Although host manipulation is likely to be costly for parasites, we still have a poor understanding of the energetic aspects underlying this strategy. It is traditionally assumed that physiological costs are inevitably associated with mechanisms evolved by parasites to induce the required changes in host behaviours. While most energetic expenditures of parasites relate primarily to bringing about the altered behaviours, manipulative parasites also have to consider the condition of their host during the manipulation. Here, we suggest that because of this trade-off, the energy required to accomplish parasite-induced behaviours may represent a key energetic constraint for parasites. Depending on the energetic expenditures specific to each type of manipulation, parasites should undergo selection to secure resources for their host to allow them to perform manipulated behaviours.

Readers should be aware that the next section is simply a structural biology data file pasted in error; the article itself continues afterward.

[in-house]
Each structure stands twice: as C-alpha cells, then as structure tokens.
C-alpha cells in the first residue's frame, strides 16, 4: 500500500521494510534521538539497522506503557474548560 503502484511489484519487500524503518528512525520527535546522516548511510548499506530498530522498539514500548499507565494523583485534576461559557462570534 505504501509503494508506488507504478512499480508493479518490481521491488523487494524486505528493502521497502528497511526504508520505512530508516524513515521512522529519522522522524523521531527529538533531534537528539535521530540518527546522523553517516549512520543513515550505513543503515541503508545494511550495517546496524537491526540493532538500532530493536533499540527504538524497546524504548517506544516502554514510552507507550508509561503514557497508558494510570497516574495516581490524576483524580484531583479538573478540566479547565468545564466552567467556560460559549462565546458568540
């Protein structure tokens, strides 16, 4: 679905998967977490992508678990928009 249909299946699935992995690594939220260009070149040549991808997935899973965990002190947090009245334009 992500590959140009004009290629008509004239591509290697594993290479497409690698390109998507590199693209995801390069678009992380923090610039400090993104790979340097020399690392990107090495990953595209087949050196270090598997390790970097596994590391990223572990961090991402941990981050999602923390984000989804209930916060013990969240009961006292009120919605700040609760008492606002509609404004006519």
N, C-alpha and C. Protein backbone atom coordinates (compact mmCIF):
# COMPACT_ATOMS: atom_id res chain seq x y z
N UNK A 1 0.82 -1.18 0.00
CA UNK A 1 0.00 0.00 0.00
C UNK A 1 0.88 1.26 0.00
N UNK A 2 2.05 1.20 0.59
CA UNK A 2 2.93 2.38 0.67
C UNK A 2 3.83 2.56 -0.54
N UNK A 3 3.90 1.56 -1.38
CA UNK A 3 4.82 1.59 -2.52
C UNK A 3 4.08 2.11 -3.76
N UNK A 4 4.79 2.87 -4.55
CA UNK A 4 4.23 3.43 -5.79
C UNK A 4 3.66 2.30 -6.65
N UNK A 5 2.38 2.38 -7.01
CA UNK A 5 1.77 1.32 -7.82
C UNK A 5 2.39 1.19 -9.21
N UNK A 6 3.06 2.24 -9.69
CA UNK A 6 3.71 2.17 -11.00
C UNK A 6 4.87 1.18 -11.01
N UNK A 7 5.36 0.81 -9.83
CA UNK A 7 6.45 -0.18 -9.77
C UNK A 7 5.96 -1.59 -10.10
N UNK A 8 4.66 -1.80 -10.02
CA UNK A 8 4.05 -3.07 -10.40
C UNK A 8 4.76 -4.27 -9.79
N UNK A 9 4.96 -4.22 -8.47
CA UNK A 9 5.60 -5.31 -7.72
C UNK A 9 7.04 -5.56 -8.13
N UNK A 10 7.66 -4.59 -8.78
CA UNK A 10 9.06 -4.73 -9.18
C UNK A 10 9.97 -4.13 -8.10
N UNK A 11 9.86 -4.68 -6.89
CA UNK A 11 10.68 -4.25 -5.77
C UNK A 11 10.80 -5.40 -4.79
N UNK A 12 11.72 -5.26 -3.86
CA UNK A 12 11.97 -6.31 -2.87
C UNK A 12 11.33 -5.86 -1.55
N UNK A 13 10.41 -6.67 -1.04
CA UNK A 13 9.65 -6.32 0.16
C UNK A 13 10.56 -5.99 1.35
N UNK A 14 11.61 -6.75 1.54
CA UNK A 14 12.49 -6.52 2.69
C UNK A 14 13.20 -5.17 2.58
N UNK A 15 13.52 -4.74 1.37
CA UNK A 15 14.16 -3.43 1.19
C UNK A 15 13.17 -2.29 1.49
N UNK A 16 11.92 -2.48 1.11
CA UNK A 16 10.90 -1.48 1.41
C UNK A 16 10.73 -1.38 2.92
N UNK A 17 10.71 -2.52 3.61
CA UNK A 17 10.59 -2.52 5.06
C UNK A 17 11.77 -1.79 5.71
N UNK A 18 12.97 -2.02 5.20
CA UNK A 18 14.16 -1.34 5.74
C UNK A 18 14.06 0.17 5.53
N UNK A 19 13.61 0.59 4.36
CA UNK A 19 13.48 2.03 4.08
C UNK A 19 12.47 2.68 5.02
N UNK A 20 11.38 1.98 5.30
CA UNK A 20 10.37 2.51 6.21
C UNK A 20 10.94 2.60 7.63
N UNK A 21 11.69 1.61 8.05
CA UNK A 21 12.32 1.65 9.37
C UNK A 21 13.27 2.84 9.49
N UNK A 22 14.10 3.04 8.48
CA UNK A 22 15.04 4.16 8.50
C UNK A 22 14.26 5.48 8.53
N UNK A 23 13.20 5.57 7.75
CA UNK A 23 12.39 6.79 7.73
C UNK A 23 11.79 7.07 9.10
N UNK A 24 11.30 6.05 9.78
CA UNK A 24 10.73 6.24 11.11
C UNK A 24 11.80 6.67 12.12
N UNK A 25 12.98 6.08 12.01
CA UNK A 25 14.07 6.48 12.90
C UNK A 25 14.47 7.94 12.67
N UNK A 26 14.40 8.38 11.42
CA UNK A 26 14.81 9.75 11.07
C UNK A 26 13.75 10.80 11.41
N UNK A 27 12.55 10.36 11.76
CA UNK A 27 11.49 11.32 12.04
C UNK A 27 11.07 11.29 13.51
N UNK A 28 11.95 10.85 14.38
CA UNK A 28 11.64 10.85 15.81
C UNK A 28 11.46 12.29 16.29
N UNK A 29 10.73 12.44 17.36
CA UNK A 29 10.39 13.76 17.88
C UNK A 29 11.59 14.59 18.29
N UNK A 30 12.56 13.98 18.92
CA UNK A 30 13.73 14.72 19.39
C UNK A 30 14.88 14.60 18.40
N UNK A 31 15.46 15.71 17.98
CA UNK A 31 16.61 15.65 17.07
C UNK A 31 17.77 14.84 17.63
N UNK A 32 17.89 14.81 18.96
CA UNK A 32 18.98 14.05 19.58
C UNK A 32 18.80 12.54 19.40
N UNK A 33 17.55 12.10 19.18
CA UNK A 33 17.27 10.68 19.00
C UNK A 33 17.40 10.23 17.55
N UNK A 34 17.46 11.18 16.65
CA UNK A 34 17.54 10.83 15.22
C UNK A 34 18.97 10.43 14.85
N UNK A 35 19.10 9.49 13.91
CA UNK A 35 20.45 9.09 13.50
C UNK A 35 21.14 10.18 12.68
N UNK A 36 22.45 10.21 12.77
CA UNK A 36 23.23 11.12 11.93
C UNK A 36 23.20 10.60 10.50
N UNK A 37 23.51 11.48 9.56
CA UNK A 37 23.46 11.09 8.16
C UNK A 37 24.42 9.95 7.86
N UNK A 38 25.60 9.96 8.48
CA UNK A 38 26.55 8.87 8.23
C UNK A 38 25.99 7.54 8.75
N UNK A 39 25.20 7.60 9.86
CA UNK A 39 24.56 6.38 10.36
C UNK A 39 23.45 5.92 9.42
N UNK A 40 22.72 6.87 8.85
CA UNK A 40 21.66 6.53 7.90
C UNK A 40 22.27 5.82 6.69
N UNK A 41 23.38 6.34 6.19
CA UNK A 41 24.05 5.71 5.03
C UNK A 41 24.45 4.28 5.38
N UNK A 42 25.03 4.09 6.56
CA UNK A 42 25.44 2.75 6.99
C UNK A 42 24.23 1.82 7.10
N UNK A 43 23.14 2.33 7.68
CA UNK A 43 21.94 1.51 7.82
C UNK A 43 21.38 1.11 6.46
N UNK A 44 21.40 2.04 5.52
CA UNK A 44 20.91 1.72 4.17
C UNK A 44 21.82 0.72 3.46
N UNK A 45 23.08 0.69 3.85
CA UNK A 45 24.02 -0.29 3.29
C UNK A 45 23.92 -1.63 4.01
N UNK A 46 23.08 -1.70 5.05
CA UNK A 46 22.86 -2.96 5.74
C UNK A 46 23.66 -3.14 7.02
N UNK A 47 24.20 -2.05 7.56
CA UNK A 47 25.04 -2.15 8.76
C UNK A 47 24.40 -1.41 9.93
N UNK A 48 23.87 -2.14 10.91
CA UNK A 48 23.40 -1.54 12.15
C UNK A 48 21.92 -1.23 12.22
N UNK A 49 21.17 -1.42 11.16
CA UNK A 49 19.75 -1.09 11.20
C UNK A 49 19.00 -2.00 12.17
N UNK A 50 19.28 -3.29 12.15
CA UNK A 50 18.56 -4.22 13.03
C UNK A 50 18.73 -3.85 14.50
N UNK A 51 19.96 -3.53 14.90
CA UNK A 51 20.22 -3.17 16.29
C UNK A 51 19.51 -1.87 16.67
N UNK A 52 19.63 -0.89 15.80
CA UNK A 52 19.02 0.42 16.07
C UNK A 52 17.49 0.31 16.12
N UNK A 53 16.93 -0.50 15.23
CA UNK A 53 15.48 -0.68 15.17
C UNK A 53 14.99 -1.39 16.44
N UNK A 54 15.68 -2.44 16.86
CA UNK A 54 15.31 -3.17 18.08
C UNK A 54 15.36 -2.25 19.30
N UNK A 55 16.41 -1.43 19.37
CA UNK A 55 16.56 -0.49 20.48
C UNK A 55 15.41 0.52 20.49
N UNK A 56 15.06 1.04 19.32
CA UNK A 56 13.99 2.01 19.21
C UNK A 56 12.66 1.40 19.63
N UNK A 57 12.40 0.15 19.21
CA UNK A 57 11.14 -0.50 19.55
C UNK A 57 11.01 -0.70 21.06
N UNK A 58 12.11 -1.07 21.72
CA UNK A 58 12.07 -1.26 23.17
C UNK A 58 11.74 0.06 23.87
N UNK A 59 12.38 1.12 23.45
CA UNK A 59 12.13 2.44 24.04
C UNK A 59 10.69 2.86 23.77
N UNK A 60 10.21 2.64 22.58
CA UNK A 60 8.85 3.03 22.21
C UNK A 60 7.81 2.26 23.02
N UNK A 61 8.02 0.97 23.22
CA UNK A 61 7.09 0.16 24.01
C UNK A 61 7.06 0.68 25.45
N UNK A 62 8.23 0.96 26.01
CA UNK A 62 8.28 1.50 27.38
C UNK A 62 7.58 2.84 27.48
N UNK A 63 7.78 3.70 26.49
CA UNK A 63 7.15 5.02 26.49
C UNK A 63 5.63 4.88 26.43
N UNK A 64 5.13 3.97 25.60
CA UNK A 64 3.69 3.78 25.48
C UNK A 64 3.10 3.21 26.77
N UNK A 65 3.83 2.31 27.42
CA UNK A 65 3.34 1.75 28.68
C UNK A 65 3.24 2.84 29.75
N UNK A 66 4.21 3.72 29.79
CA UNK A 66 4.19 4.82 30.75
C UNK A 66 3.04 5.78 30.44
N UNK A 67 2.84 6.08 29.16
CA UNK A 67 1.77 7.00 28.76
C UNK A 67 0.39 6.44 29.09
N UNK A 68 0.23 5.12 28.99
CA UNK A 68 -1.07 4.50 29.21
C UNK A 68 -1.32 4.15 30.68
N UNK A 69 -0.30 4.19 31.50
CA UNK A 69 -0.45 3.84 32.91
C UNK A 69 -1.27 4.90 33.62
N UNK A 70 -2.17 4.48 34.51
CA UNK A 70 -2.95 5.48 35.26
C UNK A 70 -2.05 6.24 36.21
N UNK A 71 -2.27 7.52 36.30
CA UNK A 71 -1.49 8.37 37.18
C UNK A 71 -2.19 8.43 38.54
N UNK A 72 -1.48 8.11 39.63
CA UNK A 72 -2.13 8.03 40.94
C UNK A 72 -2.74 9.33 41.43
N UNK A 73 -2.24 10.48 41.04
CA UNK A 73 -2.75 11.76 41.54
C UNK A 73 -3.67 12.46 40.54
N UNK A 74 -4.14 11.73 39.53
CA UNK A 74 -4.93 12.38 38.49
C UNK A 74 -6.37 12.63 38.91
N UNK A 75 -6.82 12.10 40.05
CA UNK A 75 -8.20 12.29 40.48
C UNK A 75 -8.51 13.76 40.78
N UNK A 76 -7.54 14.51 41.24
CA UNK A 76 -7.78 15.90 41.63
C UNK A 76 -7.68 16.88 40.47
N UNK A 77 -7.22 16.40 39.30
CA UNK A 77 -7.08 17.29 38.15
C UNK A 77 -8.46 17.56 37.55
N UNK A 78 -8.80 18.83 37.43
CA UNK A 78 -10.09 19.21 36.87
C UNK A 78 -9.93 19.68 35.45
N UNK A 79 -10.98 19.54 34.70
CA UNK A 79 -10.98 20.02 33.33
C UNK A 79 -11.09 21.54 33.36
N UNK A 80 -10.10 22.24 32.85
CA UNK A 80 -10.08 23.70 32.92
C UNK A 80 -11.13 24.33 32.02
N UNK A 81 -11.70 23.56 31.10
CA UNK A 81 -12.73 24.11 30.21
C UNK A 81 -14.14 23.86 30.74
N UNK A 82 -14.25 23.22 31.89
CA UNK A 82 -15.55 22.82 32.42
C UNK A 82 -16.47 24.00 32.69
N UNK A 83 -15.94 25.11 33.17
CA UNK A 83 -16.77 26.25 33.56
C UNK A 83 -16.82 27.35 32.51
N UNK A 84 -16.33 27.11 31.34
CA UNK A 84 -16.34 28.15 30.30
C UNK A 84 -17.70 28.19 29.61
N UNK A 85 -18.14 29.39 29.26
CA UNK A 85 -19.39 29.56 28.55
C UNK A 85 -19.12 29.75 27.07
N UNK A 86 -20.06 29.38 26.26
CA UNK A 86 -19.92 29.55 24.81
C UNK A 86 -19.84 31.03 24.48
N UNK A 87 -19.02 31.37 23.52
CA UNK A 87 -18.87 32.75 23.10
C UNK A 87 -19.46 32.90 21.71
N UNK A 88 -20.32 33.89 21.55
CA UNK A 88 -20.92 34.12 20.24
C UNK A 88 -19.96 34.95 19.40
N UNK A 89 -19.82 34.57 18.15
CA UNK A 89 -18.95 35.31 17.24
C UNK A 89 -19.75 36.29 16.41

All Science Journal Classification (ASJC) codes
- Ecology, Evolution, Behavior and Systematics
- Aquatic Science
- Animal Science and Zoology
- Molecular Biology
- Insect Science